A study of outcomes of patients treated at a UK major trauma centre for moderate or severe injuries one to three years after injury Academic Article uri icon

abstract

  • To assess return to work outcomes of major trauma patients treated at a level 1 UK major trauma centre and evaluate factors associated with improved outcomes.Cross-sectional cohort design.In total, 99 patients at one, two or three years post-discharge from a Major Trauma Centre with an injury severity score above 9, in full-time work or education prior to injury, aged 18-70 and discharged between April 2012 and June 2015.Self-report questionnaire including the Trauma Outcome Profile, the Multiple Sclerosis Neuropsychological Screening questionnaire and questions pertaining to work and education.Of the 99 patients in full-time work pre-injury, 65 made a complete return to work, 15 made an incomplete return to work and 19 did not return to work, where incomplete return to work was defined as working below 80% of previous working hours. In all, 25 participants scored below the cut-off point on physical disabilities, 46 below the cut-off point on mental functioning and 38 below the cut-off point on social interaction. Reduced anxiety and higher mental functioning were consistently associated with complete return to work.In all, 66% of patients with moderate to severe injuries made a complete return to work. A range of psycho-social, physical and functional health issues were persistent at long-term follow-up.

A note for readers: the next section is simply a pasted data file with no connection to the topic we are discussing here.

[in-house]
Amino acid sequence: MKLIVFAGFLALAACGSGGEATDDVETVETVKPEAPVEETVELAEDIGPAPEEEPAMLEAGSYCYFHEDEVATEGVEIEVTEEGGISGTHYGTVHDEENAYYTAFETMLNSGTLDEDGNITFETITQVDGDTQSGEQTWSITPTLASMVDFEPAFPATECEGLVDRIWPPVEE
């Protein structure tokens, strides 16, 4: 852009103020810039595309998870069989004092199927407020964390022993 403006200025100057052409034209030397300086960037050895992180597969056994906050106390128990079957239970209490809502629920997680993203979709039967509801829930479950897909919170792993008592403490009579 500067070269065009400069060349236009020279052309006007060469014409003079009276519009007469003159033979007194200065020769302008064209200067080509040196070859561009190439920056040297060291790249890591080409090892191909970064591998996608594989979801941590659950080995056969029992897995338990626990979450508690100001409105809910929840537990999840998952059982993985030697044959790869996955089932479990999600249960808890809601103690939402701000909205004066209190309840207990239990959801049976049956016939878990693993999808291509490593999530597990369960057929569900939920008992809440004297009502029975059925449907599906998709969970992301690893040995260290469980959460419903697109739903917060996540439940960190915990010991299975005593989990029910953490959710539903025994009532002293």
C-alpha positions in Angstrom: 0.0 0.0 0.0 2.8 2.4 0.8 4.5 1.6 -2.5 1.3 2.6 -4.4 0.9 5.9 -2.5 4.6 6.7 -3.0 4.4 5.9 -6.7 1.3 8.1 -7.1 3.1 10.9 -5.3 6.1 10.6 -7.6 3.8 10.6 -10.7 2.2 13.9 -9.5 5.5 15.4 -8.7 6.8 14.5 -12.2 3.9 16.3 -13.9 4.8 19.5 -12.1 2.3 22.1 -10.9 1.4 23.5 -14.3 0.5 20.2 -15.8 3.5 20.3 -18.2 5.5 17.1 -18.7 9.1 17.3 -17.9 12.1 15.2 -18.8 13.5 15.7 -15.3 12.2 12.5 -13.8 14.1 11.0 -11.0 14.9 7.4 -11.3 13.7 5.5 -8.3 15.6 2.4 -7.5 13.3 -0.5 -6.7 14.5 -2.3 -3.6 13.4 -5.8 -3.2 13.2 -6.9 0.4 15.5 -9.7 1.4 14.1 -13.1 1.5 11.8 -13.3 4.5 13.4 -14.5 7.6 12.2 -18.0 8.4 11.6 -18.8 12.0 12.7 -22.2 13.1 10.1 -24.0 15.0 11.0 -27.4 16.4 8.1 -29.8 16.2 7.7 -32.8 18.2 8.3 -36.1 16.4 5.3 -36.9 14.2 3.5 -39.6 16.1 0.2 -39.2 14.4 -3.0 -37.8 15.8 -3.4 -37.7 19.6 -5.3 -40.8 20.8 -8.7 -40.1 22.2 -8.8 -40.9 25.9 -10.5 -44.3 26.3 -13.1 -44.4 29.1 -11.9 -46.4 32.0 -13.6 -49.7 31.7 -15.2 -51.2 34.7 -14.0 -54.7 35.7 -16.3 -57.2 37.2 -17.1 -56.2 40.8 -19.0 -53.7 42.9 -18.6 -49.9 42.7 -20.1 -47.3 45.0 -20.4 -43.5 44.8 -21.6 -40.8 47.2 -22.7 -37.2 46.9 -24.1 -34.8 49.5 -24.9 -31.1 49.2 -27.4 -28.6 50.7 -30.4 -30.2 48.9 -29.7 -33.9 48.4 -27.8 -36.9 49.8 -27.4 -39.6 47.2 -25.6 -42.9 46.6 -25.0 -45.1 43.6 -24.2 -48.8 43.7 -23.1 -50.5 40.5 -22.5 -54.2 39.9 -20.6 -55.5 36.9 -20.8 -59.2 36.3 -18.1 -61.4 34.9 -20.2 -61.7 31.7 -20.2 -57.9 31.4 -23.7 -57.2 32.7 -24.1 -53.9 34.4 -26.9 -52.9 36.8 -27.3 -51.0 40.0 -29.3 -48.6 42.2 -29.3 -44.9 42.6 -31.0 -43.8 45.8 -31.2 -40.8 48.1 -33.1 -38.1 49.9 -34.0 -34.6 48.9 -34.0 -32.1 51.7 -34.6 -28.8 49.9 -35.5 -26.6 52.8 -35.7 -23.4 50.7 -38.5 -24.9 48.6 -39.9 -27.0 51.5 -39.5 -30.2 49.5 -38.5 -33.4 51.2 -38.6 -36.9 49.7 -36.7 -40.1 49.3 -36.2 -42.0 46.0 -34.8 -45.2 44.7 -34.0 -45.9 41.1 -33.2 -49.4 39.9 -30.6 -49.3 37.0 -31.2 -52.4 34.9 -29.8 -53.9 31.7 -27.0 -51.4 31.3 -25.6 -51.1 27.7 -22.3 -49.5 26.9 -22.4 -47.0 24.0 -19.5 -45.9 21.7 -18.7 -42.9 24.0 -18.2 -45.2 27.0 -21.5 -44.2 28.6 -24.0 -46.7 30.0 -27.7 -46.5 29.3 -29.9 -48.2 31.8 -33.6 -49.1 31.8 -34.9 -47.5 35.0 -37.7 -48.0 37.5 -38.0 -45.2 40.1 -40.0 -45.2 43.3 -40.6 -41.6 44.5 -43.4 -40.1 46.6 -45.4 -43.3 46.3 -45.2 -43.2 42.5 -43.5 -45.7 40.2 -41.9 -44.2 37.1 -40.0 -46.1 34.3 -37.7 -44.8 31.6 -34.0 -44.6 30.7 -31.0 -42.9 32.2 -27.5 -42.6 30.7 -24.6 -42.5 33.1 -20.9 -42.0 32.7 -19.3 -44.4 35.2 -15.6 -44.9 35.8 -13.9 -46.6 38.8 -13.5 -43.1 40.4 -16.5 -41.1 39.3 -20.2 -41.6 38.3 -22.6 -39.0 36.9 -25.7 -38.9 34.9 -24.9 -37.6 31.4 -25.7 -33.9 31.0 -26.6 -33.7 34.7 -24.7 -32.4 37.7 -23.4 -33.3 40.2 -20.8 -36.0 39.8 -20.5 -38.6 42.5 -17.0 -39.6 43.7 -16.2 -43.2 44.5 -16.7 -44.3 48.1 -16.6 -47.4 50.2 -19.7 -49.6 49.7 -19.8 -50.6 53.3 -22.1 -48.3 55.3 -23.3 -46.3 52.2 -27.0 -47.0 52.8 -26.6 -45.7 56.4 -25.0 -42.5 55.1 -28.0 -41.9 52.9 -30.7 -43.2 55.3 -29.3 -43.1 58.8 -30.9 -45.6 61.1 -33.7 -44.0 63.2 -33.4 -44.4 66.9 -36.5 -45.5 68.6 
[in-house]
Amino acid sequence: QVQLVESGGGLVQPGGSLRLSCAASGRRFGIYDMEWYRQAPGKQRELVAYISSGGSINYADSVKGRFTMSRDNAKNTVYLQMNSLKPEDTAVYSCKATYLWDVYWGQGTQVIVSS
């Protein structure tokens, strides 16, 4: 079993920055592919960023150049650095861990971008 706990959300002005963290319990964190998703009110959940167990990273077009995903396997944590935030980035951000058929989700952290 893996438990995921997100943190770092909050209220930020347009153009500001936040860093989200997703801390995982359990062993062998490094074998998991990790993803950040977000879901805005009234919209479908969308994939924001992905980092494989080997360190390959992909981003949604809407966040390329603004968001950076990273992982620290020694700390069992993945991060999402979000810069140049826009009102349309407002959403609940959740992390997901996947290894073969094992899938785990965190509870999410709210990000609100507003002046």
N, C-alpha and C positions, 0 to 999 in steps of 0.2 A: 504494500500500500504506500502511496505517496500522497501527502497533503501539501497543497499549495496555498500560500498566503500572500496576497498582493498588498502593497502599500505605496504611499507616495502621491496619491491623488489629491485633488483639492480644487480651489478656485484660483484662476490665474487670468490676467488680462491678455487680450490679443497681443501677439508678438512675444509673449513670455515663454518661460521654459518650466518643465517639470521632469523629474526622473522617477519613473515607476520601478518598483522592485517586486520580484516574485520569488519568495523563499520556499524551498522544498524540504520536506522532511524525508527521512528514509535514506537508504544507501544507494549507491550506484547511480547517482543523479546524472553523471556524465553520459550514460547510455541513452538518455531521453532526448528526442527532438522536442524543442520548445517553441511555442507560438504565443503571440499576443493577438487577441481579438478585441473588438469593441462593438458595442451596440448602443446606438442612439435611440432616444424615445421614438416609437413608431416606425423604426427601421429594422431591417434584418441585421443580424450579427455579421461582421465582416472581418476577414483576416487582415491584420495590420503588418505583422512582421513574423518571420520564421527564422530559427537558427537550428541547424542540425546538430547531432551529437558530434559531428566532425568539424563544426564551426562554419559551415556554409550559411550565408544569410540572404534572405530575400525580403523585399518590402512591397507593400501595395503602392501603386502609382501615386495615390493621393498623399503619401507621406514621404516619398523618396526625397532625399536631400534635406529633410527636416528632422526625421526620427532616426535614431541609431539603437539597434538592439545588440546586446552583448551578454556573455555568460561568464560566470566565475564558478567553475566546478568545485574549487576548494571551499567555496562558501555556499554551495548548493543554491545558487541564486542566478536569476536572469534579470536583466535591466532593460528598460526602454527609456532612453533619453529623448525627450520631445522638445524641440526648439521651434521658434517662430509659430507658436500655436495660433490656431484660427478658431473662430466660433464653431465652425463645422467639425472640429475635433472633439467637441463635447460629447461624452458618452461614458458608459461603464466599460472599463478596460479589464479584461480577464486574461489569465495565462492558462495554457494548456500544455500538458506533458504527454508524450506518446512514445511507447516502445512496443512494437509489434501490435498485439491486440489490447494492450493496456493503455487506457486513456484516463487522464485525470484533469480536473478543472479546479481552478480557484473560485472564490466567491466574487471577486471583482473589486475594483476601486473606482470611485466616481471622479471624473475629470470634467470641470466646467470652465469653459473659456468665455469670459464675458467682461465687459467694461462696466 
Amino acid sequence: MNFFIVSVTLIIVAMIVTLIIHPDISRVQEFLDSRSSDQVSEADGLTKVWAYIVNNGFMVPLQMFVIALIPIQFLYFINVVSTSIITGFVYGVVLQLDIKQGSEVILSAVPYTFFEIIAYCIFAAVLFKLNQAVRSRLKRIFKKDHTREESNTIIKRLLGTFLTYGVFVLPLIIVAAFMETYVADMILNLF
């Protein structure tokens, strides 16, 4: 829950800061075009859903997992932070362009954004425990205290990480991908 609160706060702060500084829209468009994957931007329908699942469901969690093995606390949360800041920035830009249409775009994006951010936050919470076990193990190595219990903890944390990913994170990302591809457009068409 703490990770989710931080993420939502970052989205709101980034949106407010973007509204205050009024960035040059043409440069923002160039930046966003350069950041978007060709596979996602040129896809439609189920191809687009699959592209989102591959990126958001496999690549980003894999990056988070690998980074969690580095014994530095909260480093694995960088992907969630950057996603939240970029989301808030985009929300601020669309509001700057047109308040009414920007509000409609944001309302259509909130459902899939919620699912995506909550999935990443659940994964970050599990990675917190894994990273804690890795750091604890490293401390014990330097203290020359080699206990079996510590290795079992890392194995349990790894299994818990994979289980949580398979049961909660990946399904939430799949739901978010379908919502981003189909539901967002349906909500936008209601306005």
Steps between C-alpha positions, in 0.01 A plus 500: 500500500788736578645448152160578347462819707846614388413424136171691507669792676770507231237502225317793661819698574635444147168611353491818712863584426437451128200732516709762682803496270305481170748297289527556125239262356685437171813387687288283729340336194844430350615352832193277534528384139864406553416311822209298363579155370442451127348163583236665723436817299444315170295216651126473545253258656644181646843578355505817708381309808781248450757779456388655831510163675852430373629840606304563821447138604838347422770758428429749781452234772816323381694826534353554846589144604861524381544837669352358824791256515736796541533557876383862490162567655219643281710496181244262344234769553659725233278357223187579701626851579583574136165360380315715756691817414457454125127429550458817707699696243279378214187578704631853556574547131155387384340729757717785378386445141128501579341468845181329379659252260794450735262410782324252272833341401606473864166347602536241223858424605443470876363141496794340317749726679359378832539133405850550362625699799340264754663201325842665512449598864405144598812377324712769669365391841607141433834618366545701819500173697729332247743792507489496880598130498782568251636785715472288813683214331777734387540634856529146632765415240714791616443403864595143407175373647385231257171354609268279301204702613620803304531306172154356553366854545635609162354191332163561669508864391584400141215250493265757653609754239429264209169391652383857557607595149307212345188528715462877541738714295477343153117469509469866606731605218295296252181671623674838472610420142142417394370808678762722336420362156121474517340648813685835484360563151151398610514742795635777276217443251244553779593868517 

authors

publication date

  • 2018